Scene: Before Astros Game, May 7, 2013.
Setting: Clubhouse at Minute Maid Park, Houston TX
(Astros Manager Bo Porter enters, holding sheet of paper, railroad spike, and sledgehammer. Team watches silently as he makes his way across the room. Porter seems to consider the empty lockers of outfielders recently designated for assignment before placing the paper and spike against a bare wall. With a mighty swing of the sledgehammer, he drives the paper into the wall. He steps back. Players gather around, curious as to their nightly role.)
Jordan Lyles: Hey, how come I'm not in the lineup?
Porter: We're in the American League now. You don't have to bat.
J.D. Martinez: Uh, Skip, I think I see an error. You have me batting cleanup tonight. I just got off of DL, remember?
* * *
A few hours ago, when the Astros posted their lineup for tonight's game, a lively email discussion was sparked amongst the TCB writers. Names are withheld to protect the innocent, but suffice to stay the conversation started with "WTF" and ended with "That's hot."
In between, we tried to figure out how Martinez, a guy who was on the DL as of the time of this writing and carried a .244 / .271 / .444 (AVG / OBP / SLG) slash line into this game could possibly be hitting cleanup in a lineup that is far from the worst in the American League.
On the surface it makes no sense, but here for your entertainment is some speculative percipience for you to excogitate. The cleanup spot, or the fourth hitter in the lineup, is the player most likely to be hitting with players on base in front of him. wRC+ is a metric that determines a player's offensive value compared to league average (anything over 100 is above league average).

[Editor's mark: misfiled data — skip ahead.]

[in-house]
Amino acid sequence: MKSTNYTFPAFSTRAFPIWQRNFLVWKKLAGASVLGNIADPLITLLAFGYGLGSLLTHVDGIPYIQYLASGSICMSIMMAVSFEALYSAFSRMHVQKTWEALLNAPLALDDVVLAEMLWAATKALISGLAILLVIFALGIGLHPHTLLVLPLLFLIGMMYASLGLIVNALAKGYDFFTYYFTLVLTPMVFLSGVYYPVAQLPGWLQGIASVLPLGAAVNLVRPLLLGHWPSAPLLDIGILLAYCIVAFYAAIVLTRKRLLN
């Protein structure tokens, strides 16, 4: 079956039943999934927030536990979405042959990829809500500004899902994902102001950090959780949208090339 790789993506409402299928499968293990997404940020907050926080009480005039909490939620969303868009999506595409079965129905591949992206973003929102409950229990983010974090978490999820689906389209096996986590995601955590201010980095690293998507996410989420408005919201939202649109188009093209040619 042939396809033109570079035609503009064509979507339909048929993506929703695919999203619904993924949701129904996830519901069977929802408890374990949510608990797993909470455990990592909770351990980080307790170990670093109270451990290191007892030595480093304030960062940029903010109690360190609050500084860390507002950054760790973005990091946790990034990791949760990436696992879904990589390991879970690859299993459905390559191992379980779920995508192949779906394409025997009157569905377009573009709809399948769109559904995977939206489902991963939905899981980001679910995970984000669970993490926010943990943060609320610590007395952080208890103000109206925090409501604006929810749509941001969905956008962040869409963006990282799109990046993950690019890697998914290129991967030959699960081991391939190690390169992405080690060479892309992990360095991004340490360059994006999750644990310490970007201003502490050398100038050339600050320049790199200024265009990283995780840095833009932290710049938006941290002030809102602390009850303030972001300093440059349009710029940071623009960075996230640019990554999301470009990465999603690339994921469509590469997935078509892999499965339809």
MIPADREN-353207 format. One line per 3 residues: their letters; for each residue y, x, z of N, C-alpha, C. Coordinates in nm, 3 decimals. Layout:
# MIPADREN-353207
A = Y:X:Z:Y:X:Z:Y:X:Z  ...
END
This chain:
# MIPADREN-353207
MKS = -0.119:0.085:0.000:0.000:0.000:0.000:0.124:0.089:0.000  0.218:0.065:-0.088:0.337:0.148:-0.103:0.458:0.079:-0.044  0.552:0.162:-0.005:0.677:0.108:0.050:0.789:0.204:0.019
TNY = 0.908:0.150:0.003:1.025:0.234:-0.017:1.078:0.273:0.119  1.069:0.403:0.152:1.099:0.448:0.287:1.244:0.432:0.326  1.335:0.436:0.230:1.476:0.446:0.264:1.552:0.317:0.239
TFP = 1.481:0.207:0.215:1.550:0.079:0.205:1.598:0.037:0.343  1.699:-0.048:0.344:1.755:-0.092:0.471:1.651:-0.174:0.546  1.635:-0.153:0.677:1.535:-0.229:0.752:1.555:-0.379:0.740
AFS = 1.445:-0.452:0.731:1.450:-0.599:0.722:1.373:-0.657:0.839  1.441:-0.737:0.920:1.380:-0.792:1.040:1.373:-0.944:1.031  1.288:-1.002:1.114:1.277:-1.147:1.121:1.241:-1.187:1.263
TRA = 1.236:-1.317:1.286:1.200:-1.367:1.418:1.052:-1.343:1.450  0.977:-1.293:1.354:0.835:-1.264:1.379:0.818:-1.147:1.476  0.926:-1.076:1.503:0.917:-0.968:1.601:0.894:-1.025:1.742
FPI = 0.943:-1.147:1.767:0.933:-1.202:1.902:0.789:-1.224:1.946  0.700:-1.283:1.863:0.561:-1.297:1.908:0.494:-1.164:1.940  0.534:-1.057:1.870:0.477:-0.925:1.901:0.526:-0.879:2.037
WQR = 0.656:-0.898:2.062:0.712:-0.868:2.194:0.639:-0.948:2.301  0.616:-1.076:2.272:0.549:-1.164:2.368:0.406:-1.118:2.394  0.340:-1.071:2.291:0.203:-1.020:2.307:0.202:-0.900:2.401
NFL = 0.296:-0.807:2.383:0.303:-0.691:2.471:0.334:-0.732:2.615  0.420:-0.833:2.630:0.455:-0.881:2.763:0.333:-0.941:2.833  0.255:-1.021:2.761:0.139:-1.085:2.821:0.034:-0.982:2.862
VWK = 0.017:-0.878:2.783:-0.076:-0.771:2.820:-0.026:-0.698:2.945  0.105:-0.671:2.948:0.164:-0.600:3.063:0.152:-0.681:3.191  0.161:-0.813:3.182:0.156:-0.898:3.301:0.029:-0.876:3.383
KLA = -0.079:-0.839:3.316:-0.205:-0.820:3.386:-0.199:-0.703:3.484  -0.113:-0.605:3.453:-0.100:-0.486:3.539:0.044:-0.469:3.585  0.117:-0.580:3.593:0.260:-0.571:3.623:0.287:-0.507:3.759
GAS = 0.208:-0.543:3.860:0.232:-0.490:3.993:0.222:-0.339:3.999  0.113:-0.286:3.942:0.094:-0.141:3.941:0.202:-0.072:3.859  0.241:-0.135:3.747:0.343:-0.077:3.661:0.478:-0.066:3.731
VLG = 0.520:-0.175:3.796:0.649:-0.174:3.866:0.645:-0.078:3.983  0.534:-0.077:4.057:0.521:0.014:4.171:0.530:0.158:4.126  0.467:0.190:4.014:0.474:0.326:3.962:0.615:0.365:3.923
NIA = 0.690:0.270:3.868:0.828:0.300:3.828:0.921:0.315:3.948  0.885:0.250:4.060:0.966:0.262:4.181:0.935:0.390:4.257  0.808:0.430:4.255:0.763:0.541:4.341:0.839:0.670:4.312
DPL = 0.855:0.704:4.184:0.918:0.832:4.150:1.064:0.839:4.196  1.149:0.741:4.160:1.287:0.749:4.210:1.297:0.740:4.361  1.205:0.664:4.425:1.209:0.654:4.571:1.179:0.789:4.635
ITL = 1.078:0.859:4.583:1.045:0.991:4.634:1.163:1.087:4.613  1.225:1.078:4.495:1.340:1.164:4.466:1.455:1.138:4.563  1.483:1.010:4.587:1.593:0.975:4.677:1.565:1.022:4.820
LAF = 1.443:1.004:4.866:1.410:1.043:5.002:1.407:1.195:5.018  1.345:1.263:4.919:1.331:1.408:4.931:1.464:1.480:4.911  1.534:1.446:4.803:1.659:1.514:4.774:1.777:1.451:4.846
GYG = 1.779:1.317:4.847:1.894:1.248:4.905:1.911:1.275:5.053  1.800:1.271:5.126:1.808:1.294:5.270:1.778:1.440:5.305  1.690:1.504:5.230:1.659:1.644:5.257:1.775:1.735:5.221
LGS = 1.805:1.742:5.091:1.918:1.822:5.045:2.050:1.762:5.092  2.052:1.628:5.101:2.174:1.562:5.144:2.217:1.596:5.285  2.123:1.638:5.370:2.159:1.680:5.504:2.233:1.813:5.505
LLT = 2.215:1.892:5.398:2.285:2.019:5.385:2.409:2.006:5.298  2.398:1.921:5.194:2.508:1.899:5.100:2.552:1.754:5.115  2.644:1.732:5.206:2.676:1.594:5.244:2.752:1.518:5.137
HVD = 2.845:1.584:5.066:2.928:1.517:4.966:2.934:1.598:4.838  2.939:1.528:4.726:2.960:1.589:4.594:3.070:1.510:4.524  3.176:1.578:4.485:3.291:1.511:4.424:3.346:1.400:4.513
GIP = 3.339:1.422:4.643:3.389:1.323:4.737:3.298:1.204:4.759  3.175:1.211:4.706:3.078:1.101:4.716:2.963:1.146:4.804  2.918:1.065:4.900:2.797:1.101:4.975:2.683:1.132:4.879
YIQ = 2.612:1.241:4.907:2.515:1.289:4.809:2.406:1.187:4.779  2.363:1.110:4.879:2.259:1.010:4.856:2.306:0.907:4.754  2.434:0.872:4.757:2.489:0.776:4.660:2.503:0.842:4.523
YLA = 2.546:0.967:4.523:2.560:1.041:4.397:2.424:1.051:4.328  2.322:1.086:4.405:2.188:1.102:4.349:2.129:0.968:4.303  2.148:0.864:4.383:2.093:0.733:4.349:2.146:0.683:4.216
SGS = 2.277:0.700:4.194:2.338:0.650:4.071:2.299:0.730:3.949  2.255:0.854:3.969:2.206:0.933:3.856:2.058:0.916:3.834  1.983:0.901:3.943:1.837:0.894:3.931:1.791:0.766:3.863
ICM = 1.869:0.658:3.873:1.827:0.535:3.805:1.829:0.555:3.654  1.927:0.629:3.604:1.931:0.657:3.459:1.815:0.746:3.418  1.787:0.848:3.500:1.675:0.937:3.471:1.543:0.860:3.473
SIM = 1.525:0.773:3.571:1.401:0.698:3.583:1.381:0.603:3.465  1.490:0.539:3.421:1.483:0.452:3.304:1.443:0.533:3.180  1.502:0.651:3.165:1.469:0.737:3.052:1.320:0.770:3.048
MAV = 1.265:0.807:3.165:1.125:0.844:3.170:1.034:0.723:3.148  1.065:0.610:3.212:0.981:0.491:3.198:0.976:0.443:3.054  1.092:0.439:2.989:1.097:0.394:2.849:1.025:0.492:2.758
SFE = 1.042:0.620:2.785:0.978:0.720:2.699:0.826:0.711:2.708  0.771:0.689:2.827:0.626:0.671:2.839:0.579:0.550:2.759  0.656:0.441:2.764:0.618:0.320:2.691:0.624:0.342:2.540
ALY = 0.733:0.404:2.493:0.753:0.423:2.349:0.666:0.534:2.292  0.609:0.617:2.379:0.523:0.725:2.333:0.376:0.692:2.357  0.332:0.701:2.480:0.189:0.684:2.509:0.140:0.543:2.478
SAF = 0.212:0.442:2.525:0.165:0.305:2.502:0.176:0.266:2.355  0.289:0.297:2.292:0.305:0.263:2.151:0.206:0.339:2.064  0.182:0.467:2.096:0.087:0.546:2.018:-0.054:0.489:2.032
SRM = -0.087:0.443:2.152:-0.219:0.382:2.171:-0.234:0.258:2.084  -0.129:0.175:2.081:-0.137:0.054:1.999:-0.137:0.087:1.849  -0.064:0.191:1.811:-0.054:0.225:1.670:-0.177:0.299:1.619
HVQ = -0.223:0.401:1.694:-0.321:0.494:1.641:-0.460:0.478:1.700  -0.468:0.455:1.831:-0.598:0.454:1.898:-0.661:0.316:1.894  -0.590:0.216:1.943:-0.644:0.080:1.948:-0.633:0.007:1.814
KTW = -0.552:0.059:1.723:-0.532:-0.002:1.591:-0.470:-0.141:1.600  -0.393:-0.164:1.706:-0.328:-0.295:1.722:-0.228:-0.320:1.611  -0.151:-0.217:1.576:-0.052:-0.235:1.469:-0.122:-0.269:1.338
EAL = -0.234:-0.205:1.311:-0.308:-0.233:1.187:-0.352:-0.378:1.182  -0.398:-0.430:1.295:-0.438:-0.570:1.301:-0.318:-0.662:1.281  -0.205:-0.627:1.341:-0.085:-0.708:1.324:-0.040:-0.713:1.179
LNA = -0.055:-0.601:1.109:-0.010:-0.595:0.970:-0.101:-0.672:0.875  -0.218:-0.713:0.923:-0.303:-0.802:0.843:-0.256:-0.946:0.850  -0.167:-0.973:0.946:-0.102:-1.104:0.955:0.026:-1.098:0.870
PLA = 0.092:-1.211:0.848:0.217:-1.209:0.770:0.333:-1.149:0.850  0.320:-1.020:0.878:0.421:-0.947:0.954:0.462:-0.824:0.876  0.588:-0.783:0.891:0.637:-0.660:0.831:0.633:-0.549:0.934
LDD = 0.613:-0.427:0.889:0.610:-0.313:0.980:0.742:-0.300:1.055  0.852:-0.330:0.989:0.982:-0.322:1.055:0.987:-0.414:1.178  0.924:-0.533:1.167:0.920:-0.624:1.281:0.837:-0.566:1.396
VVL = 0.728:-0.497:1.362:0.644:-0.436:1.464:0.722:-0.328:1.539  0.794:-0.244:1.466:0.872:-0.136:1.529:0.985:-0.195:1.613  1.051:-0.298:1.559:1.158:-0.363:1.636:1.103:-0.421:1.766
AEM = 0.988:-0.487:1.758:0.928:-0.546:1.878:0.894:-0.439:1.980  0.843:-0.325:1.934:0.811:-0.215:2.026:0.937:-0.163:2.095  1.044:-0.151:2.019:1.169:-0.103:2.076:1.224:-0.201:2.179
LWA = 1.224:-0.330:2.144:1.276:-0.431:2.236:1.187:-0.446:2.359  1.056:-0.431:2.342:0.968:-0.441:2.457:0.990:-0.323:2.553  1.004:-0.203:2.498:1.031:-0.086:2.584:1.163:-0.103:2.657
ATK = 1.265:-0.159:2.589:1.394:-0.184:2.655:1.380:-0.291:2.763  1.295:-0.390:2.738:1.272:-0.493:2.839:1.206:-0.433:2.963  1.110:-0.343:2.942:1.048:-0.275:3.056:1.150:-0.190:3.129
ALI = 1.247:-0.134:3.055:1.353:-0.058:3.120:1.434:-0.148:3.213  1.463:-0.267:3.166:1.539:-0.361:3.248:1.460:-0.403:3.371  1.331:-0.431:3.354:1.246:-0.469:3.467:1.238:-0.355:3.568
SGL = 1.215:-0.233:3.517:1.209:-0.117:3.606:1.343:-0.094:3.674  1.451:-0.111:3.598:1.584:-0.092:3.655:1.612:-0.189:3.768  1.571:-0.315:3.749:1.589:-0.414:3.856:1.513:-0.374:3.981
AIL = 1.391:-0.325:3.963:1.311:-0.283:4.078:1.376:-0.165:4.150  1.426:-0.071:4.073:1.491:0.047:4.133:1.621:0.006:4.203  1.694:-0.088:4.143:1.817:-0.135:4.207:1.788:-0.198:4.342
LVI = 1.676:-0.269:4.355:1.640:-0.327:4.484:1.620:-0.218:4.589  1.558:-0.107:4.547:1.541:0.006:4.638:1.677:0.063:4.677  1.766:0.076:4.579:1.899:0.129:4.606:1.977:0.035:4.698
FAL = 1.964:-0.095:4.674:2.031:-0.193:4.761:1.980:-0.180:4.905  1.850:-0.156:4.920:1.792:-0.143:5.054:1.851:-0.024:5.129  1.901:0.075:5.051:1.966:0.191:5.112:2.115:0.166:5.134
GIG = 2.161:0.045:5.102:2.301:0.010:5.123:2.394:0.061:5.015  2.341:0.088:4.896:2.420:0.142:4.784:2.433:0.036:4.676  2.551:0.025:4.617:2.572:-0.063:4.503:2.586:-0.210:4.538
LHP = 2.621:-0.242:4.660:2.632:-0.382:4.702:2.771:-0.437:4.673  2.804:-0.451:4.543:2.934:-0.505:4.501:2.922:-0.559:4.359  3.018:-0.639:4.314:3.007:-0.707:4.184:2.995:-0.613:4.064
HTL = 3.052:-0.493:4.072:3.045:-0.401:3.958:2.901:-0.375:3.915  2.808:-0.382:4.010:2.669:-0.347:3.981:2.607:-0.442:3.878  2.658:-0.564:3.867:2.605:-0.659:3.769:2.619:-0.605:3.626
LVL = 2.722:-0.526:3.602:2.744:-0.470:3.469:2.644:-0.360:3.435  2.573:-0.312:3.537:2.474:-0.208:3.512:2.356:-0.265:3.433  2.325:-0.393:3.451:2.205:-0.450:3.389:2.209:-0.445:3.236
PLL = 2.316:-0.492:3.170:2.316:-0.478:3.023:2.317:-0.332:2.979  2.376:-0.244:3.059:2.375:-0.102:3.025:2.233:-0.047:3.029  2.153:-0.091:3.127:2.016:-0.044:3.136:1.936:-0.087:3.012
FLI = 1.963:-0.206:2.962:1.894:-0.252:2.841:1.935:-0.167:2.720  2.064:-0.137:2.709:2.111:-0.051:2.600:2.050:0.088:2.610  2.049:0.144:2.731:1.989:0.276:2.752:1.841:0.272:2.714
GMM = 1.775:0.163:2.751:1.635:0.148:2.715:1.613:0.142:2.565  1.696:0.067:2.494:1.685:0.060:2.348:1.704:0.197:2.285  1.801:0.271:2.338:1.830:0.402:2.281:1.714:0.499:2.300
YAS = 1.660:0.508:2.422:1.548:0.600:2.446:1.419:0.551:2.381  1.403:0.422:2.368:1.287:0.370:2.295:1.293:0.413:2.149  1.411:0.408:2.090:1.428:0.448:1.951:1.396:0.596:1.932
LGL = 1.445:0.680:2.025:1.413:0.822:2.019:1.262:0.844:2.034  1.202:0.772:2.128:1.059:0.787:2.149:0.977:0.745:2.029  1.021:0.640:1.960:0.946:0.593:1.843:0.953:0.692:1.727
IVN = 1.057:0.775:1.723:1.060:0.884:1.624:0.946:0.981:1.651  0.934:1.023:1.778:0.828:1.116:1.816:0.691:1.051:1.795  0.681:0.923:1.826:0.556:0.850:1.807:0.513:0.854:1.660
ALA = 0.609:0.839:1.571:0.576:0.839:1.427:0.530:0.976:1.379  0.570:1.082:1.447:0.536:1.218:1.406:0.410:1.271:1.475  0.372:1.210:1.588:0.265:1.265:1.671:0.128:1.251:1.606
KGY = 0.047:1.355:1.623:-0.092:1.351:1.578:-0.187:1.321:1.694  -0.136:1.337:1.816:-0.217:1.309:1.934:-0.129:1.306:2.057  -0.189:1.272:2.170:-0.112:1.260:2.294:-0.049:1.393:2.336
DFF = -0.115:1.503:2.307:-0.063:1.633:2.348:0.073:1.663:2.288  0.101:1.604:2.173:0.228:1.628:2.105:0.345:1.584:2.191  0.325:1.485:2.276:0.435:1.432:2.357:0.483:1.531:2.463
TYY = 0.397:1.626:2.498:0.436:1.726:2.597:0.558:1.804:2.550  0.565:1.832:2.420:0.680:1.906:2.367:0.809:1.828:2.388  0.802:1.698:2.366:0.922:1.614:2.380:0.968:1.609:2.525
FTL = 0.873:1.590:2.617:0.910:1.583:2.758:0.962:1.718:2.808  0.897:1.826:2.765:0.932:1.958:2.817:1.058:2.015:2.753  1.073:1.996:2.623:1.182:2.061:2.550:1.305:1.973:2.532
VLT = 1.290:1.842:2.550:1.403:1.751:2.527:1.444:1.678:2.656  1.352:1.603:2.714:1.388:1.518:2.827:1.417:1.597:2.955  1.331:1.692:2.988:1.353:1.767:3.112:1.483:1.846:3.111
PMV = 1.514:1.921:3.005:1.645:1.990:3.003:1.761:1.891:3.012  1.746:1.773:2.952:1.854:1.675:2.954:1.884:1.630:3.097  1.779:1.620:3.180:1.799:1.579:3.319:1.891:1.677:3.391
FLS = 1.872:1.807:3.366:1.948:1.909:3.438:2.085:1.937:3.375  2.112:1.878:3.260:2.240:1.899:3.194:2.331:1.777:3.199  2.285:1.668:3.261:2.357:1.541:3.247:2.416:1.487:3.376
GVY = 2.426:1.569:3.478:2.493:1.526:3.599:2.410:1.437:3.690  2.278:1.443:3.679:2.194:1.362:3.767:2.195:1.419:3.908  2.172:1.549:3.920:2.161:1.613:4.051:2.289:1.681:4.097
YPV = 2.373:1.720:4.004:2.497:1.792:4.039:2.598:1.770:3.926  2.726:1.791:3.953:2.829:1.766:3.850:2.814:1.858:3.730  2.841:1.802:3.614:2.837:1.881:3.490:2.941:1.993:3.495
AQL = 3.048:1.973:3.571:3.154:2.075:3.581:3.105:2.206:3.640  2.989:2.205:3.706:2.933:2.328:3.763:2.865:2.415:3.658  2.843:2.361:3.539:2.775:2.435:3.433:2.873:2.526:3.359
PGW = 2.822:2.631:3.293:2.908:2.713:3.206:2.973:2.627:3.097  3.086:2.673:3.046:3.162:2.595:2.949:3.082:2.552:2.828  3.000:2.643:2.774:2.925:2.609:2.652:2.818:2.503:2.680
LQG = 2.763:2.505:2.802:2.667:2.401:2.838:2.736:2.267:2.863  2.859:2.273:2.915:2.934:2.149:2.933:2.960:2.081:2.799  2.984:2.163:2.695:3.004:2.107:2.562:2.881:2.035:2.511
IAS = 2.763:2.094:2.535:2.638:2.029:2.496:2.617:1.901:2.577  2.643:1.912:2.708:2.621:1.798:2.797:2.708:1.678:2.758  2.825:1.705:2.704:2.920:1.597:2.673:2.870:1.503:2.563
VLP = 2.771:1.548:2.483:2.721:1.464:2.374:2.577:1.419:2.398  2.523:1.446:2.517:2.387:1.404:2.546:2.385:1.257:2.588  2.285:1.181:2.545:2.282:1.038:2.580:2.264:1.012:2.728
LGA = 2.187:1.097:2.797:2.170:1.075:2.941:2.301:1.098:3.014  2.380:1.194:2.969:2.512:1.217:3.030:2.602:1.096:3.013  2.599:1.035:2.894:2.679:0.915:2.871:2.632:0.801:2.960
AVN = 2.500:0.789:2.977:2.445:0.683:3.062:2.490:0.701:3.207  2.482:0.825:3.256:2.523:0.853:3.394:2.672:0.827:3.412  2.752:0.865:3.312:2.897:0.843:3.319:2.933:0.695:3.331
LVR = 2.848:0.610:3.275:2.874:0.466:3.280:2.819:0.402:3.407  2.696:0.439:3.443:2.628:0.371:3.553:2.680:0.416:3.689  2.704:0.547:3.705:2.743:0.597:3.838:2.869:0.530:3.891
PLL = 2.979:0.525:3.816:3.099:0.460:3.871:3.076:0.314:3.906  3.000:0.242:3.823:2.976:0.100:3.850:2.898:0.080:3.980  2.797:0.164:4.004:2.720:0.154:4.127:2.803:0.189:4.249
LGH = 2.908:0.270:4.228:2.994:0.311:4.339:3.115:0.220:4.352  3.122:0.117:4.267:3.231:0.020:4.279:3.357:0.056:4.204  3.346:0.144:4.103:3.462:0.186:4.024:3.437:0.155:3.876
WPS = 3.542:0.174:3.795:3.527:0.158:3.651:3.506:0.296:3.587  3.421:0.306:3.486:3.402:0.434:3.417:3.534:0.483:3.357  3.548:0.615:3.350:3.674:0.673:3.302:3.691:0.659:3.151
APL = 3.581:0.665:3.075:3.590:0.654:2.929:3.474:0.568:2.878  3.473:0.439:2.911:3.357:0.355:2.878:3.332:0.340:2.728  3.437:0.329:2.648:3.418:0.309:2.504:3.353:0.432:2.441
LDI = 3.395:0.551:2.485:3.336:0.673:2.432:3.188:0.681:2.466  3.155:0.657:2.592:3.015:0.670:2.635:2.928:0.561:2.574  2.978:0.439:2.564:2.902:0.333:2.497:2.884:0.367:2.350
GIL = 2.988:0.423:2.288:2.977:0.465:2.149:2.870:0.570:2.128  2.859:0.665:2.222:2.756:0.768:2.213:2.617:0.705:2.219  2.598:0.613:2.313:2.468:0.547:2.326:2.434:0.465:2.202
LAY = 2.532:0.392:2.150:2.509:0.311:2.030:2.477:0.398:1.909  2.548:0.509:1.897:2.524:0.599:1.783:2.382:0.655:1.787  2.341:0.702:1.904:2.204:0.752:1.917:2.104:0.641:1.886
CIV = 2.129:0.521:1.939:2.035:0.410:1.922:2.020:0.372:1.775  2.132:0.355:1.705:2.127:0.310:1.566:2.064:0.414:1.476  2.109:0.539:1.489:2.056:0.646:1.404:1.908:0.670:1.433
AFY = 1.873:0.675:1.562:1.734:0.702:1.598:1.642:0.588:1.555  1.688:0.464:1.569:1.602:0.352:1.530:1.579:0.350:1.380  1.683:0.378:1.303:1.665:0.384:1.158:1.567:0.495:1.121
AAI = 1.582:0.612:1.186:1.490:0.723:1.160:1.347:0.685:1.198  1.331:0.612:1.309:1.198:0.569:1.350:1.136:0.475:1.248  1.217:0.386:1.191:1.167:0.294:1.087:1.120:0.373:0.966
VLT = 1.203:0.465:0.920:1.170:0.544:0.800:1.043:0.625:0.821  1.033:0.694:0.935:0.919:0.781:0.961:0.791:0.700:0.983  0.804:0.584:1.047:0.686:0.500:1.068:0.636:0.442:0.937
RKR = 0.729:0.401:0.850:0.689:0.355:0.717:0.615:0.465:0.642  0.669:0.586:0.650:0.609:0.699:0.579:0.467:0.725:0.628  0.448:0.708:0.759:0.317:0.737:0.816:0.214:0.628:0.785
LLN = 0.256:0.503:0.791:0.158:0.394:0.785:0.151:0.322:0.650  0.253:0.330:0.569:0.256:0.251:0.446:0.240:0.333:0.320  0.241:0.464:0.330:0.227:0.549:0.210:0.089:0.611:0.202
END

Armed with these two declarations, I looked at the 2011 to 2013 Astros to see who has been most effective hitting with men on base in terms of wRC+ (minimum 50 plate appearances). Here's what I found:
From the top 10, only two players are still with the Astros. Justin Maxwell is hurt, meaning that over the past two seasons the available player who has been most effective hitting with runners on base has been J.D. Martinez. Other guys who could be considered "traditional" four-hole hitters are lower on the list. Carlos Pena (#16 - 87 wRC+), Chris Carter (#17 - 83 wRC+) and even Burnin' Brandon Barnes (#15 - 89 wRC+) have all been below league average with runners on base. In this sample, only Jose Altuve ranks above average, with 102 wRC+.
Martinez' numbers have been downright good in those situations. For his career, he's hit .291/.343/.490 with men on base (336 plate appearances). His numbers with the bases empty are a pitiful .217/.281/.312. Some guys need motivation to perform their best, and apparently Martinez' brain kicks into high gear when he has teammates languishing on the basepaths waiting for a chum to bring them home with a well-placed knock. Based on his numbers, Martinez' just might be that type of guy.
It begs the question, though: are we seeing more of the Astros' front-office analytics at work? Prior to the season, Porter said all the right things about using statistics to make game decisions, but then, many managers have said that in the past and then put together head-scratching lineups. Already, the Astros are using extreme defensive shifts against certain batters, proof that they are processing available information and putting it into action. But I've not heard of a manager who will admit to using batter splits to set his lineup before. Perhaps that is exactly what is happening here.
How would a manager go about using splits to make his lineup? Here's one way:
- Who needs a night off?
- Who has the best splits versus pitcher handedness?
- Who has the best splits based on lineup order, men on base, runners-in-scoring-position?
- HAL or UNIVAC or Deep Thought to spits out a lineup based on those factors.